For the first time, WHO released a list of antibiotic-resistant bacteria that are of public health importance. The list was drawn up in a bid to guide and promote research and development (R&D) of new antibiotics, as part of WHO’s efforts to address growing global resistance to antimicrobial medicines.
WHO released a list of antibiotic-resistant bacteria that are of public health importance.
Antibiotic resistance occurs when bacteria change in some way that reduces or eliminates the effectiveness of drugs, chemicals, or other agents designed to cure or prevent infections. The list highlights in particular the threat of gram-negative bacteria that are resistant to multiple antibiotics.
Factors used to determine the bacteria posing the most risk included the levels of resistance seen already, the mortality rates of these bacteria today, their prevalence out in communities and the burden they place on health systems. The list was developed in collaboration with the Division of Infectious Diseases at the University of Tübingen, Germany, using a multi-criteria decision analysis technique vetted by a group of international experts.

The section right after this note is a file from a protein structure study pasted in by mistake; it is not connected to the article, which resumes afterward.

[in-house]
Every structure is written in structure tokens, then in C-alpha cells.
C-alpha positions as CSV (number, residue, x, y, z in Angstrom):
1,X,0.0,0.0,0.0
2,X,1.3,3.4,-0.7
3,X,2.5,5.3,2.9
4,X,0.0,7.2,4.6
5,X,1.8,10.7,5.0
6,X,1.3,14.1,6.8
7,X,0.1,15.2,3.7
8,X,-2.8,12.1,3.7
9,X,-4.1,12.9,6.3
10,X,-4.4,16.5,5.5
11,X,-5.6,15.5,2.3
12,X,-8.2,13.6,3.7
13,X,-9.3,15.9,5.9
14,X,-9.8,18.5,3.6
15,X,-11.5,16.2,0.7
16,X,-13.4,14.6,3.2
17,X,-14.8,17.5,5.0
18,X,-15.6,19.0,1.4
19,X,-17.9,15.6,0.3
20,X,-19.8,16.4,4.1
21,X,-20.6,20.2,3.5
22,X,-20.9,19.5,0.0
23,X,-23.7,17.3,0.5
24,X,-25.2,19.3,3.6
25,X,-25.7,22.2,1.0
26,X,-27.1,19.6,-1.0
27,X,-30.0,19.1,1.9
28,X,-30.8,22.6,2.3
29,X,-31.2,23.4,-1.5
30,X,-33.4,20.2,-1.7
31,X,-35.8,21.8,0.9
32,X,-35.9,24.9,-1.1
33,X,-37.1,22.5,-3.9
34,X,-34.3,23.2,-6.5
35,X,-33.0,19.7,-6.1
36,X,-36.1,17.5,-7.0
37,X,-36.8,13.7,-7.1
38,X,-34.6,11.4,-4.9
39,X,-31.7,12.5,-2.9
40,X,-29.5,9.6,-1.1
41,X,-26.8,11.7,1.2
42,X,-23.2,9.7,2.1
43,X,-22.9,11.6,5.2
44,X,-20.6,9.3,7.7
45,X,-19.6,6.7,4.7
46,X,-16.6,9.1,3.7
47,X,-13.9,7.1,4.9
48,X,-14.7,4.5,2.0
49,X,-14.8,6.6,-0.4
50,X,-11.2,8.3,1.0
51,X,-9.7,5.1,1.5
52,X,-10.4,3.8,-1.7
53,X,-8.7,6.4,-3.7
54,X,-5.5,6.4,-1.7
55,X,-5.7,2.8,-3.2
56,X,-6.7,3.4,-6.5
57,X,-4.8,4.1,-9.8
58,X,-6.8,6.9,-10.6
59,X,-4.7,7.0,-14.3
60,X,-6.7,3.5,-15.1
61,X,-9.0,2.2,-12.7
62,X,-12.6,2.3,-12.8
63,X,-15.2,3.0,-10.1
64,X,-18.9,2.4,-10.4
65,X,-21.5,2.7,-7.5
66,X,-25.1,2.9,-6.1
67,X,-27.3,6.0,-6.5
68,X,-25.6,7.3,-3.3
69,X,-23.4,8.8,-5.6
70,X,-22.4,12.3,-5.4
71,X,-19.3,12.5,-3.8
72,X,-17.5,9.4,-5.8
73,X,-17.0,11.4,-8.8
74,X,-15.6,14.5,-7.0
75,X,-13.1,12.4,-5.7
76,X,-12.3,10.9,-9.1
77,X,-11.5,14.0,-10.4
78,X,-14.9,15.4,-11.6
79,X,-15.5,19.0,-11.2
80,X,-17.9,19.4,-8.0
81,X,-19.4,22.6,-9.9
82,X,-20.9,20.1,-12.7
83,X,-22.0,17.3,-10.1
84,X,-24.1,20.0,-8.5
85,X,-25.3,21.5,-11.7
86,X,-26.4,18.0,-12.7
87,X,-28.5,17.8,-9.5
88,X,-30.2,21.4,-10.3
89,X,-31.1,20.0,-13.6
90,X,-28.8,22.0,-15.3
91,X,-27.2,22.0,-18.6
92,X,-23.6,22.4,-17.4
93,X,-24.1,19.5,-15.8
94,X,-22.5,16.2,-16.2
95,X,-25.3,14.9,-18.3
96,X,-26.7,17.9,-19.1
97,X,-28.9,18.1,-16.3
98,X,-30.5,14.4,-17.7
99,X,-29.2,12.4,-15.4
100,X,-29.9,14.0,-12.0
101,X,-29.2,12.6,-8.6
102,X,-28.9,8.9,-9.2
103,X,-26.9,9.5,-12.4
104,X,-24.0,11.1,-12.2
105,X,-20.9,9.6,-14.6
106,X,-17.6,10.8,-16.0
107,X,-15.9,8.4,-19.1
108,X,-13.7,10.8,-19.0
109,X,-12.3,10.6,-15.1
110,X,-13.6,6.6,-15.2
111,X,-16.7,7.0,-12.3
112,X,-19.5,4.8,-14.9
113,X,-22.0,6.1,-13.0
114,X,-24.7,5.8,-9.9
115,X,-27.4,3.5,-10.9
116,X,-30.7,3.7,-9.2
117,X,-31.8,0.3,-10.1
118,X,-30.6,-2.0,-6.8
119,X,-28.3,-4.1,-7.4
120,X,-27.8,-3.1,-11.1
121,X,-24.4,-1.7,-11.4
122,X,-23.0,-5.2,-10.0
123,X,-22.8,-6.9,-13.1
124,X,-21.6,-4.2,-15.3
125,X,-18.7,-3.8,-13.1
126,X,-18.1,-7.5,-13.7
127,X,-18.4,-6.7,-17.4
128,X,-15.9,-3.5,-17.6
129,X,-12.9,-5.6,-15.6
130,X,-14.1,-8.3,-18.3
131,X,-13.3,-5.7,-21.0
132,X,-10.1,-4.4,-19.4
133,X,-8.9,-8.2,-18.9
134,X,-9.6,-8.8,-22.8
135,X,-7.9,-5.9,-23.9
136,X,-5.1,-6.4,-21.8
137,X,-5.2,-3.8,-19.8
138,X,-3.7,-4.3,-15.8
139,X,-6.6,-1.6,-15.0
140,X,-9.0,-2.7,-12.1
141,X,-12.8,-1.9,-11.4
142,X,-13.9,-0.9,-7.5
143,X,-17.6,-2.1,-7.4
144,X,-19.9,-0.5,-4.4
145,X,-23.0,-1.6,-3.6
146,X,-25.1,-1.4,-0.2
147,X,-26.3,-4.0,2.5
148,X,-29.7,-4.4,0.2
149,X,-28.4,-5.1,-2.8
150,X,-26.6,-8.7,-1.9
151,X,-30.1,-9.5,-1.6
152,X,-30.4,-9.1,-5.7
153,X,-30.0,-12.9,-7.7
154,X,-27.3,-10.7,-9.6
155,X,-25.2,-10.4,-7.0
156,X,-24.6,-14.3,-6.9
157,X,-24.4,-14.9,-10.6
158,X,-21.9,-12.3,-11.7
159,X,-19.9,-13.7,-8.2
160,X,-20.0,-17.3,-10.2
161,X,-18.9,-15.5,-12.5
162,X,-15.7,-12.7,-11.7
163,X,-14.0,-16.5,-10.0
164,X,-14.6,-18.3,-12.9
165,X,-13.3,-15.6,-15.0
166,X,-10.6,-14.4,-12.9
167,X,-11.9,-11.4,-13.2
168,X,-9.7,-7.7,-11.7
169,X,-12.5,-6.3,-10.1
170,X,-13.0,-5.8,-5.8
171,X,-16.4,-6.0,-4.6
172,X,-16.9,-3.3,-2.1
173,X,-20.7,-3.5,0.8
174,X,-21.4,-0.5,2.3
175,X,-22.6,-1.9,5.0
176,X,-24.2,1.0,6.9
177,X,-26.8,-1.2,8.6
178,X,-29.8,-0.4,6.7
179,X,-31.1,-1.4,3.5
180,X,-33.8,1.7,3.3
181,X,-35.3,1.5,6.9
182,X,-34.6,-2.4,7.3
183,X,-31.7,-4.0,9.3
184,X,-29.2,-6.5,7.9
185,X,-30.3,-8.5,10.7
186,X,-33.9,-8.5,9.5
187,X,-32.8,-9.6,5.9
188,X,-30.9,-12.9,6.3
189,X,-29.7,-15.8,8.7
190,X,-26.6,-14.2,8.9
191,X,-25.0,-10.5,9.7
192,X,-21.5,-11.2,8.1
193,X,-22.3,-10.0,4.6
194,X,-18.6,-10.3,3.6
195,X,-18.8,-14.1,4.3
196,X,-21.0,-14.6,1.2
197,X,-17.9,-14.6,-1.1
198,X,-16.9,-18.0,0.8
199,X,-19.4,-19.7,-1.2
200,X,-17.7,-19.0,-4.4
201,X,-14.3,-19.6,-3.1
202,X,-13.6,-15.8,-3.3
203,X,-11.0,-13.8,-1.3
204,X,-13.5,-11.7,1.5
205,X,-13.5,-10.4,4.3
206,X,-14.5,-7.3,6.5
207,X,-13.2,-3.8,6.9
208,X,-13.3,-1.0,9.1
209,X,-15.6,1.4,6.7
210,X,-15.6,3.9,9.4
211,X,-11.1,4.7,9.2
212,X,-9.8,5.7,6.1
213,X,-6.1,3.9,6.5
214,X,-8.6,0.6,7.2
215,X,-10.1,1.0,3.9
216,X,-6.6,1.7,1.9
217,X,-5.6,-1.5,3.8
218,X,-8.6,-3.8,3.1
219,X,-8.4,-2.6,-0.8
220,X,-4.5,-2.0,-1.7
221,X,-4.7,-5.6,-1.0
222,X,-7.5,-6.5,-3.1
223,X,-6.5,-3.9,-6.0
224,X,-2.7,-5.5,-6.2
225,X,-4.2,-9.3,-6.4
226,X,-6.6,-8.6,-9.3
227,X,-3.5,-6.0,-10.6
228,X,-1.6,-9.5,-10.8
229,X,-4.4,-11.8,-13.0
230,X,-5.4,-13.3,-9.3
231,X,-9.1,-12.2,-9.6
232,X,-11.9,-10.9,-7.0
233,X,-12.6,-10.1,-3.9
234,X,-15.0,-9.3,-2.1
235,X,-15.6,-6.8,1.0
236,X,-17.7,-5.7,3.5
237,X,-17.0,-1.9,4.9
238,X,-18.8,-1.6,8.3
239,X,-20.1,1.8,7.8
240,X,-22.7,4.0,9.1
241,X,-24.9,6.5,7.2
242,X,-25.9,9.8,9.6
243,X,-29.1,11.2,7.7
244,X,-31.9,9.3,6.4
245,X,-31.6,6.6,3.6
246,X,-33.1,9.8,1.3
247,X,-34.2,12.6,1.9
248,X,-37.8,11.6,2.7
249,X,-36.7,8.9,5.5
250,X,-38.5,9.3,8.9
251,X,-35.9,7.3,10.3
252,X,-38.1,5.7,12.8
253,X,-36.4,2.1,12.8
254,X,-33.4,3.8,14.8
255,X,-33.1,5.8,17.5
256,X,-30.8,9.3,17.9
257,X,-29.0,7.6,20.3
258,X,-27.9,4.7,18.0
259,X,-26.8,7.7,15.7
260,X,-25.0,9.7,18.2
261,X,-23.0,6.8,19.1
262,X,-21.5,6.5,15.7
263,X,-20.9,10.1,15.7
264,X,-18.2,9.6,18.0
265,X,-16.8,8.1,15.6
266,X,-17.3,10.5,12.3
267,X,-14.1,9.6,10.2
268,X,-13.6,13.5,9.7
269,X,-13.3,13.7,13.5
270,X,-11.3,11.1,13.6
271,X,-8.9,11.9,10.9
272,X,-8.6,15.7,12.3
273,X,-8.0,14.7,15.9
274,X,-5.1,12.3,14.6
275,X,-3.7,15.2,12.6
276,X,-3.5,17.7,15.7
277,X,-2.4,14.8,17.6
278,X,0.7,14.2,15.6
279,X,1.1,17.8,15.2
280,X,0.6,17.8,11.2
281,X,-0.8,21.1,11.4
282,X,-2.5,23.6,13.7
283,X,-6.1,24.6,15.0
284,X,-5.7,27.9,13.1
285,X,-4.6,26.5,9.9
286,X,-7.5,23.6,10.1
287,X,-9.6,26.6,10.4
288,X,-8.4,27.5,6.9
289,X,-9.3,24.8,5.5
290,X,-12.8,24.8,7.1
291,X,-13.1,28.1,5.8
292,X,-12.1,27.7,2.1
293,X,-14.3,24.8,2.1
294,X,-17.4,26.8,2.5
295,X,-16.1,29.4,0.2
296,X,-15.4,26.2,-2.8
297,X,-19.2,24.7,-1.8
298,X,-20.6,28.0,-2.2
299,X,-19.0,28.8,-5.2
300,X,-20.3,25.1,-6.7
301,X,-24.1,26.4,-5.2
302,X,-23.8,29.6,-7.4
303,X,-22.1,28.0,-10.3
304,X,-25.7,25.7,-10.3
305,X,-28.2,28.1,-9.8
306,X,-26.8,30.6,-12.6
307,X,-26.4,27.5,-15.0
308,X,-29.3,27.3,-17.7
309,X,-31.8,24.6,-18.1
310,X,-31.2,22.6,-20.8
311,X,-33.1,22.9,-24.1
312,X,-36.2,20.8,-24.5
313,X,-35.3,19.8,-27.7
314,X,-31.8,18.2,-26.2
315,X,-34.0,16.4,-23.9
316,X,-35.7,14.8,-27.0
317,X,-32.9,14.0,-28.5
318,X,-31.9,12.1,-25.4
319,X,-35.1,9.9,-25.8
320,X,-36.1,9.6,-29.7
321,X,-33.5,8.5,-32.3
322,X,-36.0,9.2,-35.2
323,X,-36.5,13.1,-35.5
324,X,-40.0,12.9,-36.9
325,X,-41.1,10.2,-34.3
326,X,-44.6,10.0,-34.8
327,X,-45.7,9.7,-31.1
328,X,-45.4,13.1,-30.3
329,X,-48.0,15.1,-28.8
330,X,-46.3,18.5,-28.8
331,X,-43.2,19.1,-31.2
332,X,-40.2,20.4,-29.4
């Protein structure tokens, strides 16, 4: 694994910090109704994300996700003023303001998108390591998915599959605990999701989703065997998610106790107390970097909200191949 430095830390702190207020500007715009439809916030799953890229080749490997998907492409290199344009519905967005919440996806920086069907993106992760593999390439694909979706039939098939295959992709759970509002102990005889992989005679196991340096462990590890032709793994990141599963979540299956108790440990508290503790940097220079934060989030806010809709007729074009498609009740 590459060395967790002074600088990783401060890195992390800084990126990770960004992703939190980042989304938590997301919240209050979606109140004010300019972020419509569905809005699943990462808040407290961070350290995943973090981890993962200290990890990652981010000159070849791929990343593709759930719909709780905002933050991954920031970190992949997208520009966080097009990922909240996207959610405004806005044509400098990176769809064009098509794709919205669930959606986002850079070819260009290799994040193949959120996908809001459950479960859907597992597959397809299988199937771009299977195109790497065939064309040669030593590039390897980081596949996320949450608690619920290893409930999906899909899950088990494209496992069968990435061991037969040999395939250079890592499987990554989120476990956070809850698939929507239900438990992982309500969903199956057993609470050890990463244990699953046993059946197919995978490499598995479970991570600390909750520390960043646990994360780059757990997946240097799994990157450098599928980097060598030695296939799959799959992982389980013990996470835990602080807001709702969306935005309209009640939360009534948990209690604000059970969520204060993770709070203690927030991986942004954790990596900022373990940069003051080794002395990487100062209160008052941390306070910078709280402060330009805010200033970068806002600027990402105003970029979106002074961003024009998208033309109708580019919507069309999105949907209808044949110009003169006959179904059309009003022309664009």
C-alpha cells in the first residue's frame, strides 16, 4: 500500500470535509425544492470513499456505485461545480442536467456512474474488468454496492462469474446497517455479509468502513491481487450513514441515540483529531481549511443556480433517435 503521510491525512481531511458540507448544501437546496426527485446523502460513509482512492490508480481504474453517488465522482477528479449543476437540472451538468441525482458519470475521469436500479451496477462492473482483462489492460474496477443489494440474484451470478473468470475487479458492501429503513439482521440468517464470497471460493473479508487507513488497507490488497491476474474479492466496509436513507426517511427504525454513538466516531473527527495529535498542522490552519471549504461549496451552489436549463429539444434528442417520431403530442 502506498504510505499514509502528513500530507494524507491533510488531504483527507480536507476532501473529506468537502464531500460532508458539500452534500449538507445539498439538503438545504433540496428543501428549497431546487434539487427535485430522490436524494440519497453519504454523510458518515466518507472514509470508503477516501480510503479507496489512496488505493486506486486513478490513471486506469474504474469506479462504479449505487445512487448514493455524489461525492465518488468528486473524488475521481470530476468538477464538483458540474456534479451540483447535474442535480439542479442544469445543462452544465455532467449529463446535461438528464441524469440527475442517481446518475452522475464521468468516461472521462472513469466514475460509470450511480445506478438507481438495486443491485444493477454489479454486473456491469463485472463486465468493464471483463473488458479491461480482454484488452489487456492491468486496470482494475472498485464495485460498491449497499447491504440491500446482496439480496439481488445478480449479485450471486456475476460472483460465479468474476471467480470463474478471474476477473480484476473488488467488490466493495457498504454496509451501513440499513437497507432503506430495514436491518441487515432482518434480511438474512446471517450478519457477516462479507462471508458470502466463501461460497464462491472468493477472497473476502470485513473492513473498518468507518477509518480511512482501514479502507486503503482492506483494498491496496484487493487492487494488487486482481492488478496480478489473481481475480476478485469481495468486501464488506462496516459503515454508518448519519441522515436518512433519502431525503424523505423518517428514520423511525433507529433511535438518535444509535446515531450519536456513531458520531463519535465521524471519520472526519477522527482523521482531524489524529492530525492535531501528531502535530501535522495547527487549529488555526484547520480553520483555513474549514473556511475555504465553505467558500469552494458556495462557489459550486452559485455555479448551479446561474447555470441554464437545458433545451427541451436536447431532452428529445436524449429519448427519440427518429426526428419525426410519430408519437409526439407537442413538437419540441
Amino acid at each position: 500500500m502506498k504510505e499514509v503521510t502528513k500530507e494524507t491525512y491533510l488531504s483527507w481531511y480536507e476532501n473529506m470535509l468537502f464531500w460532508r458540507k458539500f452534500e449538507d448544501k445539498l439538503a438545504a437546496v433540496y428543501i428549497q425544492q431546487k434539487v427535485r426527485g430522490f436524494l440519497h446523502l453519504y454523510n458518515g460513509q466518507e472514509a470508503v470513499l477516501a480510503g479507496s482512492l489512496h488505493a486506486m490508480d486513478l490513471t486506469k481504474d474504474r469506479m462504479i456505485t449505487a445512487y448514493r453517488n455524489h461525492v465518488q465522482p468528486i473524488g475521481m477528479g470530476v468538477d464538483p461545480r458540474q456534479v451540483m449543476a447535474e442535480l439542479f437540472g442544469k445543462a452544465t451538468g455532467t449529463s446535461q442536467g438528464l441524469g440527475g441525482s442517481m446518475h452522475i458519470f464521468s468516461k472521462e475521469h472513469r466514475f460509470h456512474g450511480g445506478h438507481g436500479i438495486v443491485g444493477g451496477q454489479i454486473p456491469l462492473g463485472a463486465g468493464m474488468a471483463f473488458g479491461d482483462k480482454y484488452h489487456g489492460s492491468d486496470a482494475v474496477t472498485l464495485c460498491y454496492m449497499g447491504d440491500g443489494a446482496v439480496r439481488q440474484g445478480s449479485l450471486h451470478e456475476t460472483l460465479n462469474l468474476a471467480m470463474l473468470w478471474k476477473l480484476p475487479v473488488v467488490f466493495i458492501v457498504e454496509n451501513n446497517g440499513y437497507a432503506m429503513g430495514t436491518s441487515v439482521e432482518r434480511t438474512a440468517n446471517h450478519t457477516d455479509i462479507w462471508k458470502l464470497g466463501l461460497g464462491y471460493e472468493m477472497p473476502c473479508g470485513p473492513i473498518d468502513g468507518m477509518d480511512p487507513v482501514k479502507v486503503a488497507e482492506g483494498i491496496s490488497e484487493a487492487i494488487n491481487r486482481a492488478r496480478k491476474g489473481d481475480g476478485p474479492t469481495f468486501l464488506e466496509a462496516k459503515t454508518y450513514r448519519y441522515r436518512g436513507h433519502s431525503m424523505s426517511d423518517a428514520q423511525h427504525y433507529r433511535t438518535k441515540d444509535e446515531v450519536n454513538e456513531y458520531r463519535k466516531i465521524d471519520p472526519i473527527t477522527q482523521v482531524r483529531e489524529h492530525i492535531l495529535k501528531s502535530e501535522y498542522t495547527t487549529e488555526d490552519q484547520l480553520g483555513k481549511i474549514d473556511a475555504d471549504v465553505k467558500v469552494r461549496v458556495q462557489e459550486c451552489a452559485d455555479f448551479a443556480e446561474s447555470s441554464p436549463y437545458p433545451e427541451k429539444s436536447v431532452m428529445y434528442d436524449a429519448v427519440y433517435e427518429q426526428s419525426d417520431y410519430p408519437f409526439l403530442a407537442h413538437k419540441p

It is divided into three categories according to the urgency of need for new antibiotics: critical, high and medium priority.
The most critical group of all includes multi-drug resistant bacteria that pose a particular threat in hospitals, nursing homes, and among patients whose care requires devices such as ventilators and blood catheters. The second and third tiers in the list – the high and medium priority categories – contain other increasingly drug-resistant bacteria that cause more common diseases such as gonorrhoea and food poisoning caused by salmonella.
The list is intended to spur governments to put in place policies that incentivize basic science and advanced R&D by both publicly funded agencies and the private sector investing in new antibiotic discovery.
This new information also brings closer the importance of collaborative efforts towards the action packages of the Global Health Security Agenda.